Written in Starlight begins not long after the chaotic events of Woven in Moonlight, the first book in Isabel Ibañez’s young-adult fantasy duology. Ximena, the fake condesa, and Princess Tamaya remain in the capital as Catalina, the actual condesa, is banished to the jungle where she is expected to die. All Catalina has ever ...Read More

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Gabino Iglesias Reviews Ink by Jonathan Maberry

Ink, Jonathan Maberry (St. Martin’s Griffin 978-1250765888, $17.99, 464pp, tp) November 2020. Cover by Jonathan Bennett.

People are the amalgamation of their memo­ries and experiences, and Jonathan Maber­ry’s Ink explores what happens when we lose our most important memories. A sprawling, dark narrative made up of the interwoven stories of a set of misfits that struggle to get by, Ink is a moody horror novel that deals with grief, ...Read More

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Adrienne Martini Reviews The Only Living Girl on Earth by Charles Yu and Project Hail Mary by Andy Weir

The Only Living Girl on Earth, Charles Yu (Scribd Originals, subscription required, 43pp, eb) January 2021.

I’m going to step out on a limb and make a bold pronouncement: the fourth section of Charles Yu’s novelette The Only Living Girl on Earth is the most beautiful and true summation of what it means to be mortal. The fact that it is also sur­rounded by a poignant and wry story ...Read More

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Ian Mond Reviews The White Library by Paul Voermans

The White Library, Paul Voermans (PS Pub­lishing 978-1-786365-92-4, £25.00, 246pp, hc) November 2020.

Because it happens so rarely, I always get a buzz when my hometown of Melbourne is depicted in genre fiction. It’s even exciting when it’s an alternate version of the city with a different name and a divergent history, provided I can recognise the famous landmarks, the streets, and alleyways. This is the case in Paul ...Read More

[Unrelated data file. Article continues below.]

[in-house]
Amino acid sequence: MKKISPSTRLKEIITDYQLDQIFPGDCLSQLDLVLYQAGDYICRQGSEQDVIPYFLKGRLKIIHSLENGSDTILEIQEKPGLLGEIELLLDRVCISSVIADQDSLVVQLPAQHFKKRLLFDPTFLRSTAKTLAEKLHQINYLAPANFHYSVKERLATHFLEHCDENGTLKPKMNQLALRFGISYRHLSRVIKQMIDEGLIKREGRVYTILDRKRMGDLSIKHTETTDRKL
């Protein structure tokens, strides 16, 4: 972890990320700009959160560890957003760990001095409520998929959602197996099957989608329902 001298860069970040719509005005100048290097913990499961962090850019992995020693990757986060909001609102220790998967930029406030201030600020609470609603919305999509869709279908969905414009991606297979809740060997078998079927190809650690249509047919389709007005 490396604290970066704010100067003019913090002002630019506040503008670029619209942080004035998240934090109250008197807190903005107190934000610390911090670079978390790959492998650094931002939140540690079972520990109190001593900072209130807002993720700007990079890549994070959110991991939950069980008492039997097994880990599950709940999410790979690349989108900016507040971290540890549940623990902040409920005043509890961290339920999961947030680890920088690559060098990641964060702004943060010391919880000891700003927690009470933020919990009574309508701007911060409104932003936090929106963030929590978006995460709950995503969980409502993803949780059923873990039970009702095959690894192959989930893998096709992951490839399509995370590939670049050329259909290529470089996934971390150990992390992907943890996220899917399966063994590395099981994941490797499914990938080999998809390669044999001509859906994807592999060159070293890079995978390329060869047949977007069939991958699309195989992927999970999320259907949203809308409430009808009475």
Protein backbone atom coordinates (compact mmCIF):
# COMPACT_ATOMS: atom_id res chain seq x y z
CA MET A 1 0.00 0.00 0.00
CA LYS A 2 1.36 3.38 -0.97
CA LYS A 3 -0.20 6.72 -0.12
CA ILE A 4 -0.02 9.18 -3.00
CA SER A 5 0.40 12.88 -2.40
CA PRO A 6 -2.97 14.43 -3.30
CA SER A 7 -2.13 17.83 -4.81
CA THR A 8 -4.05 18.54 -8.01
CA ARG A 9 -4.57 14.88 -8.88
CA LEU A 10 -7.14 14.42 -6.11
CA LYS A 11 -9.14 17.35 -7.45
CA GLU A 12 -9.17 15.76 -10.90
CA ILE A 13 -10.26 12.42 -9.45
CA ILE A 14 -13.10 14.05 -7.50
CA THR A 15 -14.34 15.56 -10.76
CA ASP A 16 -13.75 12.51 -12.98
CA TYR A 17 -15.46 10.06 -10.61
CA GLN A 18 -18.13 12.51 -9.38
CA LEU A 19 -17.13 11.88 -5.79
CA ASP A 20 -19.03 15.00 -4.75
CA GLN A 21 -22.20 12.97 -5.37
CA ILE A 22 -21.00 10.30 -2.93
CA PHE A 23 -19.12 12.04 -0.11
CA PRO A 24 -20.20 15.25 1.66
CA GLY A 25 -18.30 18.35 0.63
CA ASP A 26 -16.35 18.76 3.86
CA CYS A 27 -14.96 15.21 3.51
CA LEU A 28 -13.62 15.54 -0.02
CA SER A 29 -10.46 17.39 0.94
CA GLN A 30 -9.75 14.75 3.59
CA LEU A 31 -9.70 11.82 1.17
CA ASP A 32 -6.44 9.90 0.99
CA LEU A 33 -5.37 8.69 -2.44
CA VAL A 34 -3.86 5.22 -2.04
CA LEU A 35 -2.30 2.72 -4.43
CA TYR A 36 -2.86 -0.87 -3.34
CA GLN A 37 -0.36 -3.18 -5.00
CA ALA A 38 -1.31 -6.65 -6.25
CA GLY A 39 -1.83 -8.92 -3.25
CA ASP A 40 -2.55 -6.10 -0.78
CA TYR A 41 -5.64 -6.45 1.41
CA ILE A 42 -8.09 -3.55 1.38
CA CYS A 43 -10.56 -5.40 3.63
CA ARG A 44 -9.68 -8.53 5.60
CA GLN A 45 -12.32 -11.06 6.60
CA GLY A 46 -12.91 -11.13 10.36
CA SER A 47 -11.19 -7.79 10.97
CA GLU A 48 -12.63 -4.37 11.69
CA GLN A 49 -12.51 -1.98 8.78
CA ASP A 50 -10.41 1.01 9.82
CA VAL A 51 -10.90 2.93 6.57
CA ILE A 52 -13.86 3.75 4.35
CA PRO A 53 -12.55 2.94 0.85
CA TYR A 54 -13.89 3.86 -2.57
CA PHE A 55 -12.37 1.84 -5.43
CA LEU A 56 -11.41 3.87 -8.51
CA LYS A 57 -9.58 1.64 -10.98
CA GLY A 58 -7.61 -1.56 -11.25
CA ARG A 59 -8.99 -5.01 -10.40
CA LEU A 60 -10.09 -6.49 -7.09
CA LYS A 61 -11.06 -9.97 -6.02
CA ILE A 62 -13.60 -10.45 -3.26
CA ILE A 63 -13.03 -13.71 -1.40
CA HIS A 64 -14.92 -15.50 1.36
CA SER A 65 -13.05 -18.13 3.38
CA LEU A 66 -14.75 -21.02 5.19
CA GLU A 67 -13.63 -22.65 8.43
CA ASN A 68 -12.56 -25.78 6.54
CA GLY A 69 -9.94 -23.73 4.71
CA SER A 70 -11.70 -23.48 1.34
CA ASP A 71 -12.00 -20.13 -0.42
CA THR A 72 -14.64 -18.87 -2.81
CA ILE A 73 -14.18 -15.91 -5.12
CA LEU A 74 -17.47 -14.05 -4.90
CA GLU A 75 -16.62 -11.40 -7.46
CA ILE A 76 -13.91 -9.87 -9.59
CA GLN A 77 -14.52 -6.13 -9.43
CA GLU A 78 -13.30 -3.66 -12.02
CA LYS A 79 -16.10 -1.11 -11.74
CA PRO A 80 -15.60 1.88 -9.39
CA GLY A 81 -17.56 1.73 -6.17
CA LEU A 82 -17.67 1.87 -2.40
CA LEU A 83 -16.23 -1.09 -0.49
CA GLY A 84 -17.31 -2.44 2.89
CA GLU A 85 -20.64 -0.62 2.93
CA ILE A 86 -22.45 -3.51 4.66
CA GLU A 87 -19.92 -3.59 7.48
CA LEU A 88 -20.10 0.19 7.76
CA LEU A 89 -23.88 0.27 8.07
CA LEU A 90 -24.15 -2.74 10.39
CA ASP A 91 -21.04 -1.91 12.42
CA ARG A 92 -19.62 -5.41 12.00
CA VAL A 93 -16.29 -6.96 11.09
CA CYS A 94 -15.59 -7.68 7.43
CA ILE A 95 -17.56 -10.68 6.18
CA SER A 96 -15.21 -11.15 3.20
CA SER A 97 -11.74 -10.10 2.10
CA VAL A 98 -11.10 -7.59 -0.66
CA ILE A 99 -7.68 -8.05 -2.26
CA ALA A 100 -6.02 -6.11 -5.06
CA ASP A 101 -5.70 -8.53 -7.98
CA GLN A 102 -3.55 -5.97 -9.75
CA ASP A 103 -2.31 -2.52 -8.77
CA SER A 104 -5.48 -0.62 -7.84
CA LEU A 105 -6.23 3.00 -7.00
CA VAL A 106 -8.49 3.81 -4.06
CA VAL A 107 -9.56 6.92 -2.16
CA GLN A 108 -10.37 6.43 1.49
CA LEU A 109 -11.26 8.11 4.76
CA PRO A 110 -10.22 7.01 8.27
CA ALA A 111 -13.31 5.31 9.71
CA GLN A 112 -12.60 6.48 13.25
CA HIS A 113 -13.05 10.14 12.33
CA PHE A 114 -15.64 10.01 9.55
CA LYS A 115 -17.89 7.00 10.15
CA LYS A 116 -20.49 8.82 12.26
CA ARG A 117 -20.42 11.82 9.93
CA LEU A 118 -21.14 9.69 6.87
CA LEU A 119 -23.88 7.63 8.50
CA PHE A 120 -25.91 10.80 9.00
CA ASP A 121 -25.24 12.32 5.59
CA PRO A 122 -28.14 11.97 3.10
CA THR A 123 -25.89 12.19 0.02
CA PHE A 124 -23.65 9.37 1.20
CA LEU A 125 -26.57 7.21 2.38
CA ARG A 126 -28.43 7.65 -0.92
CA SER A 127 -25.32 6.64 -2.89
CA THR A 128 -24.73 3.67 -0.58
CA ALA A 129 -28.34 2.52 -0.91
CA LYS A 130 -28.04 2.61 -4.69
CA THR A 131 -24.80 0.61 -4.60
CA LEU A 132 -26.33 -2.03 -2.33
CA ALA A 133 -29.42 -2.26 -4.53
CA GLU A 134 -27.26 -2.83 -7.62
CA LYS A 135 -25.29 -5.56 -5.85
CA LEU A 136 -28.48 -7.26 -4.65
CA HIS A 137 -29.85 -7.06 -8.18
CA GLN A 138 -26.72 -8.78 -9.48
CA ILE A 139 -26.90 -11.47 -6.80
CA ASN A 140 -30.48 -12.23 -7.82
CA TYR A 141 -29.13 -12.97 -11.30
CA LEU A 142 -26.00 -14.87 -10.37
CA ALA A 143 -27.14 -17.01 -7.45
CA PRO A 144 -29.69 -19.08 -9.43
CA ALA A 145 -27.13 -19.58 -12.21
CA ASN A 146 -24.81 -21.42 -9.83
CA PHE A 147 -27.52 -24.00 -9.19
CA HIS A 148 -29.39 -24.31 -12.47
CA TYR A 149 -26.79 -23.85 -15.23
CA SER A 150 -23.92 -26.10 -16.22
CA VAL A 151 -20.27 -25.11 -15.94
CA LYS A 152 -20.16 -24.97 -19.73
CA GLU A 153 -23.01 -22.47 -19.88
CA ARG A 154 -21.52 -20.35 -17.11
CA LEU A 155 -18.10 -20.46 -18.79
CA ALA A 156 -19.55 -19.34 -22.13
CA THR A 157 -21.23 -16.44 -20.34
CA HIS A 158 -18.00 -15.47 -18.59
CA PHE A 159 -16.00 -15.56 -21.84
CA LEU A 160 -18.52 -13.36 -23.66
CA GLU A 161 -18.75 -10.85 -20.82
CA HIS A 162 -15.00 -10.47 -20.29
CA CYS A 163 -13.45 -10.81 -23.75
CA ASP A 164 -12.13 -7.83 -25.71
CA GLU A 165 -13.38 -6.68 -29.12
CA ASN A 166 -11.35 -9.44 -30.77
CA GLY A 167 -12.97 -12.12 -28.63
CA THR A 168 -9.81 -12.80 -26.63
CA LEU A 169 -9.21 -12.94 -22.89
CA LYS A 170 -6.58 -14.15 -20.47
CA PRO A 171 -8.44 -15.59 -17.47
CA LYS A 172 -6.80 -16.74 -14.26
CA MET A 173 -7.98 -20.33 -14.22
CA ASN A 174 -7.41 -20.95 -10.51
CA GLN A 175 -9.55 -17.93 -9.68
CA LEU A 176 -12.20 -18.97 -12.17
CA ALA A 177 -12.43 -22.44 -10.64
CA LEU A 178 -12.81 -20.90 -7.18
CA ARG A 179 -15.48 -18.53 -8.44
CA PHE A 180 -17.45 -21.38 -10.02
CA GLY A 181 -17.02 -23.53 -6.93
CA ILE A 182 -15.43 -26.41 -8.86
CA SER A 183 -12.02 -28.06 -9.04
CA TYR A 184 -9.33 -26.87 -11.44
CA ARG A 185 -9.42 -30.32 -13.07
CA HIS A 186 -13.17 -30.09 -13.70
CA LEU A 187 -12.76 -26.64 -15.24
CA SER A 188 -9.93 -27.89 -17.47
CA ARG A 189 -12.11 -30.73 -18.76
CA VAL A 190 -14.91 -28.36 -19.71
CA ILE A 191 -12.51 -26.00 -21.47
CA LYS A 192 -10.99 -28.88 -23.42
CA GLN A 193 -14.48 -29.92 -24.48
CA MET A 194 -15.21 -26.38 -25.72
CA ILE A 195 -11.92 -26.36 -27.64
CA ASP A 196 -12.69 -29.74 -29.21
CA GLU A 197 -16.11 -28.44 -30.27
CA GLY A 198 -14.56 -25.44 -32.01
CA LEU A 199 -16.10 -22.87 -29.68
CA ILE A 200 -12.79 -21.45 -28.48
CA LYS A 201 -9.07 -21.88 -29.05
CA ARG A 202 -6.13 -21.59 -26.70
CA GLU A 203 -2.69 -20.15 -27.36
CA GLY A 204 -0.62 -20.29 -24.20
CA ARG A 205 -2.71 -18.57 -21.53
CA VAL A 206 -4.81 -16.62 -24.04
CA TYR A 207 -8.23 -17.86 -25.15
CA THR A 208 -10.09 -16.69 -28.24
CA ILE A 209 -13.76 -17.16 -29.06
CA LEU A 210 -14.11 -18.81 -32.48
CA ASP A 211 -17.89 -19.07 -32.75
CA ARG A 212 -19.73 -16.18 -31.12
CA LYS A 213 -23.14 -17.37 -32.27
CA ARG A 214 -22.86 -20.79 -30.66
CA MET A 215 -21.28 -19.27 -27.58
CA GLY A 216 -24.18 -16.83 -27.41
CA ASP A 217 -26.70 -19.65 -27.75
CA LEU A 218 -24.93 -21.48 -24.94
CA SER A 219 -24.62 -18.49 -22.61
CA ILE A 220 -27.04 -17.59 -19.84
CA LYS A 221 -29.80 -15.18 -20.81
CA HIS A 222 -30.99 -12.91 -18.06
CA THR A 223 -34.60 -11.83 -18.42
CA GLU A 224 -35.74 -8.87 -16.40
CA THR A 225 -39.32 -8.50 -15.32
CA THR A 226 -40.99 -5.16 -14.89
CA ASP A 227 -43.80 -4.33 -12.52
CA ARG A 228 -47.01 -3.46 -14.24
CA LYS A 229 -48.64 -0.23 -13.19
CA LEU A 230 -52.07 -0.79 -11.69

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Paul Di Filippo Reviews Stormland by John Shirley

Stormland, John Shirley (Blackstone Publishing 978-1094017822, 368pp, $26.99, hc) April 2021.

Once upon a time, there were two factions of SF writers: the humanists and the cyberpunks. Their differing narrative stances and methodologies, themes, and angles of attack basically broke down along lines of optimistic/pessimistic; liberal/anarchic; spiritual/nihilistic. Of course there were gradations and overlaps, anomalies and paradoxes among and between the two camps; and surely the whole dichotomy is ...Read More

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Karen Burnham Reviews Short Fiction: Clarkesworld, Lightspeed, and Fiyah

Clarkesworld 2/21 Lightspeed 2/21 Fiyah Winter ’21

February’s Clarkesworld leads with a great cloning story, “The Failed Dianas” by Monique Laban. A young woman return­ing from a space-based financial internship goes to a high-end restaurant and meets a different version of herself, quite a bit older. It turns out that this is the original Diana who disappointed her parents deeply by refusing to go into finance; by ...Read More

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Gabino Iglesias Reviews Disease by Sarah Tolmie

Disease, Sarah Tolmie (Aqueduct Press 978-1619761933, 120pp, $12.00, tp) August 2020.

Sarah Tolmie’s Disease is a strangely funny book about fictitious diseases and psychological conditions. Presented in a scholarly tone that resembles a series of academic case studies, this book looks at some bizarre ailments that range from scavenging, a psychological affliction in which people compulsively move into old houses, to a poor guy who developed an allergy to ...Read More